Football, it seems, is a game of high and contrasting emotions. Players who grimace like gargoyles will later hug each other in rapture. Spectators who shake their fists in fury will later erupt in delirious ecstasy. At the end of the game one sees tearful virgins, sitting in the crowd with painted faces, seeking comfort in the arms of their chaperone. The coach of a losing team must sit before the nation’s press, with the face of a condemned man, making excuses for the failure of his players. And all, supposedly, in the cause of recreation.
I have only ever played football once. Smacker Ramrod (the circus vet) asked me to make up the numbers in an old boys’ reunion match against a rival public school. There were a few raised eyebrows from the opposition at my inclusion as goalkeeper, along with inevitable satirical remarks about whether King Kong would be playing right-back. But their smirks turned to frowns after the game started and I proceeded to catch all their shots with consummate ease. The other players in our side were clearly outclassed, never getting near the opposing goal, but as long as I was behind them the score stayed zero-zero.
In their frustration, our opponents tried a new tactic. Instead of shooting with their feet, they began to lob high balls into the goalmouth for their tallest players to strike with their heads, like cobras. This was obviously bad sportsmanship and against the spirit of game, which is called “football” rather than “headball”. But the referee brushed aside my complaints, while the “headers” became increasingly difficult to block at such close range. I then received some advice from my team mates: “Use your fists!” they said. So the next time a high ball appeared in front of me, I jumped into the air and punched the opposing centre-forward on the chin. The blow was a clean one and knocked the man as cold as a stoat.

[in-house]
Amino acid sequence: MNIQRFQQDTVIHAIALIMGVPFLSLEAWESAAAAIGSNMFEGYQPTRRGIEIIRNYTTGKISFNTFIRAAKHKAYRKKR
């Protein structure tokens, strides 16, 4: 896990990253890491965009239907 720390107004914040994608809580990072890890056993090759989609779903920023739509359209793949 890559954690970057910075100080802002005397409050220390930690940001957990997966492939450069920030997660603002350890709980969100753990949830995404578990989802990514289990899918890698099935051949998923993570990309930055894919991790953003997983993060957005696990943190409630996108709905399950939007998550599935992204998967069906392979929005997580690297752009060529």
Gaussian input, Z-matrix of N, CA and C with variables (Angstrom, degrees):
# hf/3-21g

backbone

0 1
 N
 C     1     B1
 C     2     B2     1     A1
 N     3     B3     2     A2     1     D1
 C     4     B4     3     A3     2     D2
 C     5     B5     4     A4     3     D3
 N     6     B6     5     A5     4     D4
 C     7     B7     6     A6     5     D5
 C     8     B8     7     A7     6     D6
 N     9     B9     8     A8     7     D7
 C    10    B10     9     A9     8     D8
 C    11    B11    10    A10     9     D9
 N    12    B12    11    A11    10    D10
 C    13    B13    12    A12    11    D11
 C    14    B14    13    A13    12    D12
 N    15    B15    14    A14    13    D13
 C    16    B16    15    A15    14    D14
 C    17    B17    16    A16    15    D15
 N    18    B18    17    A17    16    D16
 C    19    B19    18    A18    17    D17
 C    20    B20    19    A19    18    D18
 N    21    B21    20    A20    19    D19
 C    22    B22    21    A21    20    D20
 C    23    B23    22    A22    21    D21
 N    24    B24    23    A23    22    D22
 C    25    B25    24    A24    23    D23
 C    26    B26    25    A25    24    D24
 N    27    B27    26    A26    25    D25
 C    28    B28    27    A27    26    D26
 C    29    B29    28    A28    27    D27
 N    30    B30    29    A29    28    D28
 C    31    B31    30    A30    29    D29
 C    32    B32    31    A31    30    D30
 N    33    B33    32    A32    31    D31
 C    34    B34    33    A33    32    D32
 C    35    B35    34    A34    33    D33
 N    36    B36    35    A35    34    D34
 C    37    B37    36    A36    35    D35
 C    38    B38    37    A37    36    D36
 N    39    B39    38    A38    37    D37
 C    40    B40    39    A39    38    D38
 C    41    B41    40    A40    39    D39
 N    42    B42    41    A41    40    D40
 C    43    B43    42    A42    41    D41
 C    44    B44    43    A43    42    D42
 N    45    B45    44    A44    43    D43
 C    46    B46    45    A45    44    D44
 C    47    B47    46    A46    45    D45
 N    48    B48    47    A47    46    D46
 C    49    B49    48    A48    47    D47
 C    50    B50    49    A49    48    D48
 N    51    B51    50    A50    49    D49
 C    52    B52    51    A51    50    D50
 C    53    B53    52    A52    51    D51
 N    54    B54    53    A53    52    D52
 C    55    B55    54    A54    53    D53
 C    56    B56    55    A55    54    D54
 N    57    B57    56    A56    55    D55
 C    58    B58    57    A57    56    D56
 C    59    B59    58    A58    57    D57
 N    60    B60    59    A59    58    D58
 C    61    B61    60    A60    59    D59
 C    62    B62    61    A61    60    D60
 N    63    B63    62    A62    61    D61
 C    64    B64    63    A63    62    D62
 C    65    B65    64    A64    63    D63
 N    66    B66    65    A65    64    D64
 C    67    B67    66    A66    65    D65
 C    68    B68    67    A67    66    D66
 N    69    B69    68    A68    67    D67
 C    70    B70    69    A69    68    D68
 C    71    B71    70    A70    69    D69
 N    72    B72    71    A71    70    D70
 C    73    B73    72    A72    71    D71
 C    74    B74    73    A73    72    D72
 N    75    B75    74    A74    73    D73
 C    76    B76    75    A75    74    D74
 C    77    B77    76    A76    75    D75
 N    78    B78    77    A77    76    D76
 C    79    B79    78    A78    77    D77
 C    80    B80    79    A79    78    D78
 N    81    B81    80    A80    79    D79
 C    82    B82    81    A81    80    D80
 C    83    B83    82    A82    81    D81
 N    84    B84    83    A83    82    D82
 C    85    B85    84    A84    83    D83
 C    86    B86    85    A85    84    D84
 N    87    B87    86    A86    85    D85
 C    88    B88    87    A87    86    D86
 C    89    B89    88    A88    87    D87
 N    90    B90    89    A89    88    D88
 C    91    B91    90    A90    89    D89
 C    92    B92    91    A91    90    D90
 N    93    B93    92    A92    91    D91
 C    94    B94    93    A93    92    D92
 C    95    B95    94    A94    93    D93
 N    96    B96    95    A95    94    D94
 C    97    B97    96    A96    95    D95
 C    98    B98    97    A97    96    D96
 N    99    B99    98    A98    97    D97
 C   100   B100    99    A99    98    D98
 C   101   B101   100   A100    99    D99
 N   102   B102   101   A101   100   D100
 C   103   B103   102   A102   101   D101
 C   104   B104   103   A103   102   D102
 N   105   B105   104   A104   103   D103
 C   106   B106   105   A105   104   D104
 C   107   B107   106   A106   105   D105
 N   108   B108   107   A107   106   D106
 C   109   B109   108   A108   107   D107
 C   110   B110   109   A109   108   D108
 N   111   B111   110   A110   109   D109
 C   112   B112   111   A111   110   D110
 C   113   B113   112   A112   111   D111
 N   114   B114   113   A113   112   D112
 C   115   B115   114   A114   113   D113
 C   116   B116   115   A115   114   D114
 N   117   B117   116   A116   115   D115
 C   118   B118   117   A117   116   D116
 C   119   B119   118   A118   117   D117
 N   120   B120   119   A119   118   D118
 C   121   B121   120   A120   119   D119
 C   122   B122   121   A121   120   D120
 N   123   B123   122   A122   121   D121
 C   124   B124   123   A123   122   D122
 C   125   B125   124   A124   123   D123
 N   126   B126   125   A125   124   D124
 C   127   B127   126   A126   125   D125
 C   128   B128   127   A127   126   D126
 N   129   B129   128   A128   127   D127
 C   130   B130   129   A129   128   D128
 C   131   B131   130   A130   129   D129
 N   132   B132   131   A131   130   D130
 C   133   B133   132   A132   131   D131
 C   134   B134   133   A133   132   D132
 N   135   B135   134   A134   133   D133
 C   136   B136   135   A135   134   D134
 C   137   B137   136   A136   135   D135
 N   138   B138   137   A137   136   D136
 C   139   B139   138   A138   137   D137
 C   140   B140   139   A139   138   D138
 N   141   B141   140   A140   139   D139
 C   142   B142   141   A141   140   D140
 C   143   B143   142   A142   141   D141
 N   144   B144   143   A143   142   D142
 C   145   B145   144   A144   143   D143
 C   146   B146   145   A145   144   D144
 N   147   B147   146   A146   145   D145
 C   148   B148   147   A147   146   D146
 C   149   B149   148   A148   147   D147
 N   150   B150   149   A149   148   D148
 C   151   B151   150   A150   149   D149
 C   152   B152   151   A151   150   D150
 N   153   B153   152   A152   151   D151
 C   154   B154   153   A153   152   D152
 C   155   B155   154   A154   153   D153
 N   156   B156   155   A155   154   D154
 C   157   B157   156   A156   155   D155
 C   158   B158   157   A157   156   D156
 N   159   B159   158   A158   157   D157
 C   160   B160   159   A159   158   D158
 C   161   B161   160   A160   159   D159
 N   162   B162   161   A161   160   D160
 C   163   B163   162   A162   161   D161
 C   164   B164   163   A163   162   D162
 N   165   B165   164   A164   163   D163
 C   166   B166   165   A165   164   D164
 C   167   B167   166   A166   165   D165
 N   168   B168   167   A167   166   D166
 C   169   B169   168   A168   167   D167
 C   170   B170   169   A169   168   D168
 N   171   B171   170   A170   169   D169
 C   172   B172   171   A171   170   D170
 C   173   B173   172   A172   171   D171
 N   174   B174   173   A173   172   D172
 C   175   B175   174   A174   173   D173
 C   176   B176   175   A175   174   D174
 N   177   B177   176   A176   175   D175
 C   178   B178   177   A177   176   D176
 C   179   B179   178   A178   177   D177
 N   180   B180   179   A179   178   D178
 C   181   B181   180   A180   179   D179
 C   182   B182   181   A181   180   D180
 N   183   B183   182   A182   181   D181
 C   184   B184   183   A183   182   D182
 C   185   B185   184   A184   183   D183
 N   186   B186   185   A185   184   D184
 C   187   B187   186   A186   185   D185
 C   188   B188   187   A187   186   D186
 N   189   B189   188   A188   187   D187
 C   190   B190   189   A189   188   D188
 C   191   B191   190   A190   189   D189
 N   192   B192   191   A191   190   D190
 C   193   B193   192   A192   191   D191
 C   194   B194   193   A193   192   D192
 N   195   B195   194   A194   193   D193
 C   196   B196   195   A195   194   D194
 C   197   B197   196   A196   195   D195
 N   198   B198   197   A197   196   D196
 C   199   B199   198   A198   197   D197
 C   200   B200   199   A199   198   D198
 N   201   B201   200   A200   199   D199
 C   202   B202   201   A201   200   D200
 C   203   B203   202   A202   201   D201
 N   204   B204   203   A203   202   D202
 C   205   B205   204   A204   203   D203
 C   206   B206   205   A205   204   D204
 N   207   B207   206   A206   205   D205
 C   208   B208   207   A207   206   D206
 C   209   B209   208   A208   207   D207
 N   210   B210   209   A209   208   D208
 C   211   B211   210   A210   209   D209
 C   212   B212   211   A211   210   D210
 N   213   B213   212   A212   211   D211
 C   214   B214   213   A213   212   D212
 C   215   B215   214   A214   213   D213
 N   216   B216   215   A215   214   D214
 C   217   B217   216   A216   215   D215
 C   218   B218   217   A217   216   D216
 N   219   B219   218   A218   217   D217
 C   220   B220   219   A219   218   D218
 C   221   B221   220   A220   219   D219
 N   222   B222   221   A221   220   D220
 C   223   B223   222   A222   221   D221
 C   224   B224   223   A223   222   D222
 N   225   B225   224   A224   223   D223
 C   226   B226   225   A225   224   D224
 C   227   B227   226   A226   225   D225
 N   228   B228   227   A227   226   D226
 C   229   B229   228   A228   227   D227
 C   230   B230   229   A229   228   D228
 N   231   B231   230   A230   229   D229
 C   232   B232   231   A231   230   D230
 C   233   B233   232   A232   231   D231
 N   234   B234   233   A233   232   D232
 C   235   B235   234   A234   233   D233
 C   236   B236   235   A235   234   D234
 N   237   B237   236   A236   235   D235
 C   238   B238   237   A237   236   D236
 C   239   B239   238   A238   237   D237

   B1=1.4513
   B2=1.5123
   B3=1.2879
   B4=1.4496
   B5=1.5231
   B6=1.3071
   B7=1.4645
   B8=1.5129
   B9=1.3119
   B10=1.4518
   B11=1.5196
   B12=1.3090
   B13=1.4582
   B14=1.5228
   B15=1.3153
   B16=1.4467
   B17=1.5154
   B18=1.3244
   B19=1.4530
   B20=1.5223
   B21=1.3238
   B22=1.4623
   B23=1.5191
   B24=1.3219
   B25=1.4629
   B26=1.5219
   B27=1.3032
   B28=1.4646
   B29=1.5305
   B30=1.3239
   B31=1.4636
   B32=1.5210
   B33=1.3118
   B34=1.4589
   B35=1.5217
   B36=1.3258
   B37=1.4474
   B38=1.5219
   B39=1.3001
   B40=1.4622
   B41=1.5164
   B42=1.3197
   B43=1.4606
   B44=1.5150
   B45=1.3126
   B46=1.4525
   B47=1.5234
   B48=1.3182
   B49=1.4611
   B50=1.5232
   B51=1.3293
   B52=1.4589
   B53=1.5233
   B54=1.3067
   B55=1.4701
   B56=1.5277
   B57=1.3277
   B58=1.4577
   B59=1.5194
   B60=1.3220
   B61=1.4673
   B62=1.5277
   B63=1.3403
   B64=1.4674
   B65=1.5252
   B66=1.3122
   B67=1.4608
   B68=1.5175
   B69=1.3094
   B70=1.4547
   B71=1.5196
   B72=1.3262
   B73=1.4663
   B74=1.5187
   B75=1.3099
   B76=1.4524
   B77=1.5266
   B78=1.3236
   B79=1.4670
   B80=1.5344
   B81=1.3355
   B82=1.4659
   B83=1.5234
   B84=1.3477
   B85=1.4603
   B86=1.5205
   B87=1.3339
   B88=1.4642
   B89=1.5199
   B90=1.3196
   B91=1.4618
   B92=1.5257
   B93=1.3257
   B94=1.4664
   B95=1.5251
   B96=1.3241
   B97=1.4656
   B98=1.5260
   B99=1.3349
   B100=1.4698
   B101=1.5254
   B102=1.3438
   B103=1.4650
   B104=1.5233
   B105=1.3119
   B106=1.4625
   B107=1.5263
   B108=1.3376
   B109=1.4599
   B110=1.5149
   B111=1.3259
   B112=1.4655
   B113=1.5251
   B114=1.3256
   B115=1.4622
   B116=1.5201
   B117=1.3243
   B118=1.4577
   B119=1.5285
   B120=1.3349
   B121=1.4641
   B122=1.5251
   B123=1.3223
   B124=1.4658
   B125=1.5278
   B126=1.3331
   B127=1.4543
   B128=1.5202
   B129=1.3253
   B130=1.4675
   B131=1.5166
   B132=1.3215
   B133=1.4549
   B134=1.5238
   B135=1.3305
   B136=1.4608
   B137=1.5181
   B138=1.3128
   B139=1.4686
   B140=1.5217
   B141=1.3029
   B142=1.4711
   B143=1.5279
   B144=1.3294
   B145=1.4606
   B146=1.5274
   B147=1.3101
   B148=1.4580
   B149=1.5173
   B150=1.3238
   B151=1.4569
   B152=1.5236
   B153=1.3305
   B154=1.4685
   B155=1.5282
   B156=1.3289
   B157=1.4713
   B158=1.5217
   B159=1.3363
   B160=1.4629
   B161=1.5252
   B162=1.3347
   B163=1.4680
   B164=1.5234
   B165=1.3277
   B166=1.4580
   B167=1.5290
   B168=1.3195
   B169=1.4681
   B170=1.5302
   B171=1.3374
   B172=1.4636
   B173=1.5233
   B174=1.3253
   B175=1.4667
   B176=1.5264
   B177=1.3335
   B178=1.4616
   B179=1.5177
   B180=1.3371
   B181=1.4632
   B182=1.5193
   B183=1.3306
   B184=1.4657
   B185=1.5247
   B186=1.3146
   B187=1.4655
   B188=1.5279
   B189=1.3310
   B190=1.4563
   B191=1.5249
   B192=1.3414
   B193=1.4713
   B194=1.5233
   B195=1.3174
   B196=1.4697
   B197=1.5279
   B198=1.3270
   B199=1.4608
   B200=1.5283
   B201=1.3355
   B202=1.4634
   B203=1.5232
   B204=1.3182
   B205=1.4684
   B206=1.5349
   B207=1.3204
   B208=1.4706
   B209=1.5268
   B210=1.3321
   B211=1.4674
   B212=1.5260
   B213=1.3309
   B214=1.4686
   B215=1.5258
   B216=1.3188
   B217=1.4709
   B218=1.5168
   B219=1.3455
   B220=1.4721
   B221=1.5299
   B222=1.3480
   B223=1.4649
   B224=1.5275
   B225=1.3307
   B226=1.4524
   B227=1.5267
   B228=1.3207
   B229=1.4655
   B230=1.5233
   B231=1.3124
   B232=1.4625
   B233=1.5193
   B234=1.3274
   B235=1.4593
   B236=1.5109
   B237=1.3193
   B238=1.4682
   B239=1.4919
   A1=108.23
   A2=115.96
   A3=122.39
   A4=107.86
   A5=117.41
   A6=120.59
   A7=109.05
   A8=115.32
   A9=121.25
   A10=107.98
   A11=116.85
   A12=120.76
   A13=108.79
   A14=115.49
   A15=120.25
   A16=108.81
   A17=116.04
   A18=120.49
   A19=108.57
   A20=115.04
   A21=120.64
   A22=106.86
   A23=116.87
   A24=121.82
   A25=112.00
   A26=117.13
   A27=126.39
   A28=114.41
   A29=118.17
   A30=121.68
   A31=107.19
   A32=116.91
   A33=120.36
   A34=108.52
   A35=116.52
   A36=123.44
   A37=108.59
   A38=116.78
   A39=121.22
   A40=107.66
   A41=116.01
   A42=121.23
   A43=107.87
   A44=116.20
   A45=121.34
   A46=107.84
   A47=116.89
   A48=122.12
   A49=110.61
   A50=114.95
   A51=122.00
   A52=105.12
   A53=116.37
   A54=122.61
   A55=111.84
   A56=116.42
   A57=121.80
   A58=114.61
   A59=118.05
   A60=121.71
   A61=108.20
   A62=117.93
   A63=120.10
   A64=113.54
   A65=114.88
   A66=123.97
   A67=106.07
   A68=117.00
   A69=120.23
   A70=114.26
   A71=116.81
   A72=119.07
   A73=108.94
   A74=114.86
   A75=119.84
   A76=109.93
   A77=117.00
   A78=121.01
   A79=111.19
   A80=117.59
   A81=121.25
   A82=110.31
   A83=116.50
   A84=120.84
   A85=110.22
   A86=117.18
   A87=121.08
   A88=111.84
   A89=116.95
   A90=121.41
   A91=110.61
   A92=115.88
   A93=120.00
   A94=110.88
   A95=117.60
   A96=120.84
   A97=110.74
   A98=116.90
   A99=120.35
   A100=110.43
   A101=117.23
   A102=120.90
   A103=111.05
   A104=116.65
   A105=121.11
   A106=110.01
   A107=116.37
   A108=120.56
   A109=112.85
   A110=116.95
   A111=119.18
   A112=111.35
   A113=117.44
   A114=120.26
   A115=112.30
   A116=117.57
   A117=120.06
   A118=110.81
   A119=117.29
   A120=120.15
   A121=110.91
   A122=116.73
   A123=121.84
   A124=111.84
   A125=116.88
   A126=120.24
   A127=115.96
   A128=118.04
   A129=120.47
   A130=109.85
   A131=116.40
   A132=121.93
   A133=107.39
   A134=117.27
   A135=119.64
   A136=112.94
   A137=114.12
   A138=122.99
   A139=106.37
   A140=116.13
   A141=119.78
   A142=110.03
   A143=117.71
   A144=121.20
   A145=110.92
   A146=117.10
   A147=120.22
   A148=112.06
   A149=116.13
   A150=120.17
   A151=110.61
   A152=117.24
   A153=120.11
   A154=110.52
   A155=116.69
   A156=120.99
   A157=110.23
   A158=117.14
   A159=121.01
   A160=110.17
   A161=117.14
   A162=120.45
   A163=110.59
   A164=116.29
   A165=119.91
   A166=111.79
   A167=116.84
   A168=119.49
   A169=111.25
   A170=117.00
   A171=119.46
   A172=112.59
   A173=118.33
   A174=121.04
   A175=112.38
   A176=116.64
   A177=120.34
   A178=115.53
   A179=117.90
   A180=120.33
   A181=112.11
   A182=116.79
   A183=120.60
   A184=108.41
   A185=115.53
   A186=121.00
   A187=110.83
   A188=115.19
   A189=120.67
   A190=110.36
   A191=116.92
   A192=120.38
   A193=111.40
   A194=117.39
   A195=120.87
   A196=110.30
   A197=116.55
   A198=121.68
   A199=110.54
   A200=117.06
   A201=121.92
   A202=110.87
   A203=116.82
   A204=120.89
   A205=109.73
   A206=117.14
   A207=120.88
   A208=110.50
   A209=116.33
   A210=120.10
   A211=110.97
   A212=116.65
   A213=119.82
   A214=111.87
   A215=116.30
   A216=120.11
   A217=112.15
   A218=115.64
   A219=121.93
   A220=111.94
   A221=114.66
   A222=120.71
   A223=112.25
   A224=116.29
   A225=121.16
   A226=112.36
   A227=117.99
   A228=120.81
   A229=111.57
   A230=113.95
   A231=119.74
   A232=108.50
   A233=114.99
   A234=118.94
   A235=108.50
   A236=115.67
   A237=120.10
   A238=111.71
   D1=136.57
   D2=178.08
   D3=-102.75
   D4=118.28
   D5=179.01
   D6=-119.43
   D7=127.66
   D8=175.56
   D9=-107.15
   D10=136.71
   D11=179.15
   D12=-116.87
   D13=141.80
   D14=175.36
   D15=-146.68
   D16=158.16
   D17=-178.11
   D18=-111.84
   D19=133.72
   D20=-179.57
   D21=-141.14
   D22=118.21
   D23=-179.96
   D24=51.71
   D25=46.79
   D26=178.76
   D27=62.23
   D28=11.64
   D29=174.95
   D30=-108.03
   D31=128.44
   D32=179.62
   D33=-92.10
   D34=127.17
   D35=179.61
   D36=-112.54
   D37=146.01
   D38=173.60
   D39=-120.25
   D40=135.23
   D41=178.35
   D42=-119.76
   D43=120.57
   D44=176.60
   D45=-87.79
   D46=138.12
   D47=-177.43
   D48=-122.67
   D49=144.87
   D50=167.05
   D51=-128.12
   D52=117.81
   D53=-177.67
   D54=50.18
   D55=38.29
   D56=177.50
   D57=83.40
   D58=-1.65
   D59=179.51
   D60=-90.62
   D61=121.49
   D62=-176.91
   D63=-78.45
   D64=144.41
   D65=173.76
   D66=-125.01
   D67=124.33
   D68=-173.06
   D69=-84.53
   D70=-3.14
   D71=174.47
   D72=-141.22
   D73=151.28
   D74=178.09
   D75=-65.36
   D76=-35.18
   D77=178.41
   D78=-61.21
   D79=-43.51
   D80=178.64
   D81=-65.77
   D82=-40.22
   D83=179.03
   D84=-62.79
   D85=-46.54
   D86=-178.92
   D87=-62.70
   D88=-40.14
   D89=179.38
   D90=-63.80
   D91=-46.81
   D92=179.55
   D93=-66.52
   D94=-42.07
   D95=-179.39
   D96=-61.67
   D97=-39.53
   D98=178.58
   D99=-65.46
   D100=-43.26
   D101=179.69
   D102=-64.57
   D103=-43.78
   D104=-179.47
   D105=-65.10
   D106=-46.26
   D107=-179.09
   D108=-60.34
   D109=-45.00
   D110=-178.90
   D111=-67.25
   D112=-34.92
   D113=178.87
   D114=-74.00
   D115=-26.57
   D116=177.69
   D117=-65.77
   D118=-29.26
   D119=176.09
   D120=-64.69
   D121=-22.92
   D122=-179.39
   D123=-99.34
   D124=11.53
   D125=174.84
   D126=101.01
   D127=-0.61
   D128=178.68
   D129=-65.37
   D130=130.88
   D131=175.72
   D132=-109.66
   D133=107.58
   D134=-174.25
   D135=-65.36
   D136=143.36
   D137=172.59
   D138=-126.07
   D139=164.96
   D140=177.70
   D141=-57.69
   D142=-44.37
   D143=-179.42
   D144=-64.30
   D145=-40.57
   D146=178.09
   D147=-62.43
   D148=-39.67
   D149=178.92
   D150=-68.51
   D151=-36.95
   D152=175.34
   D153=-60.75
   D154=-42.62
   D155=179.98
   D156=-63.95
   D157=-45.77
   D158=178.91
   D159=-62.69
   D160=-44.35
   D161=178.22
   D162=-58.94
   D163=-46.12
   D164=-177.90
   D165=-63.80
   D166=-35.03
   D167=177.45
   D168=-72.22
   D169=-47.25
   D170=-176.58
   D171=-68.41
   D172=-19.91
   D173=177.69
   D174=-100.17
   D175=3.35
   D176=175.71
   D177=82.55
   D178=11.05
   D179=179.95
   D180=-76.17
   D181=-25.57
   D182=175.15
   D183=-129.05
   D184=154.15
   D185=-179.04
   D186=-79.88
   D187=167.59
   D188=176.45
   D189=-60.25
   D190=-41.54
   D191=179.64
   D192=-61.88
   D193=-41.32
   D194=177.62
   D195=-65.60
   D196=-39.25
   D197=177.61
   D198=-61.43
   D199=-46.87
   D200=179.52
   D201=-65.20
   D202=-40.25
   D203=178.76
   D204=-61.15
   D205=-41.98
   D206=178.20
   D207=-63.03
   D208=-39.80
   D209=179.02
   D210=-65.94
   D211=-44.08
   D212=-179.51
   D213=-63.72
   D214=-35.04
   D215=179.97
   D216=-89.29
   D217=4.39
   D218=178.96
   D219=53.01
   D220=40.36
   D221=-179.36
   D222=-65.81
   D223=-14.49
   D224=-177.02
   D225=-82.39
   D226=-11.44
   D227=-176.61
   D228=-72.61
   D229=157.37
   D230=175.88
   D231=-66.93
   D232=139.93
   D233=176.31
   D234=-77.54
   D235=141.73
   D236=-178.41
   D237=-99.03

I was immediately surrounded by irate members of the opposing team, who swore furiously without daring to lay a finger on me. I tried vainly to explain that I had been acting under instruction and looked to my team mates for moral support, but they only shook their heads in disappointment. Eventually, the referee broke through the huddle and took me to one side.
“Mr Referee,” I declared, “I am willing to apologize if I broke the rules, but this business of heading the ball is an underhand tactic which should be purged from the sport!”
“Broke the blooming rules!” exclaimed the referee. “You’ll be lucky if you’re not charged with assault!” He then removed a red card from his breast pocket and waved it in front of my nose. “Off!” he shouted, pointing towards the touchline.
It was beneath my dignity to argue with him, but I made a final statement for the record: “Your punishment for a first offence is harsh, Mr Referee – and especially so for a misdemeanour done in ignorance rather than malice.”
The referee awarded a penalty kick to our opponents. As an additional forfeit, he refused to allow a replacement goalkeeper until after the kick had been taken. The ball was passed into an empty net and the score remained one-zero until the final whistle.
After the game, I apologized to the opposing centre-forward, who having speedily been revived with a bucket of cold water appeared none the worse for his experience. He accepted my apology graciously and encouraged me to pursue a career as a professional goalkeeper.
“We’d never have got the ball past you!” he exclaimed. “You’d be the best goalie in the country if you learned how to deal with crosses. You’ve got to punch the ball instead of the player.”
“Thank you, my dear fellow, it’s most kind of you to say so,” I replied. “But I shall never play this vulgar sport again. The crosses I could bear, but the referee I could not. A man who exerts his authority by whistling and pointing is too much like a dog trainer for my liking. Moreover, a game played between congenial acquaintances requires no umpire. From now on I shall stick to backgammon.”
I gave the man my goalkeeper’s shirt as a souvenir and departed with Smacker for the circus.
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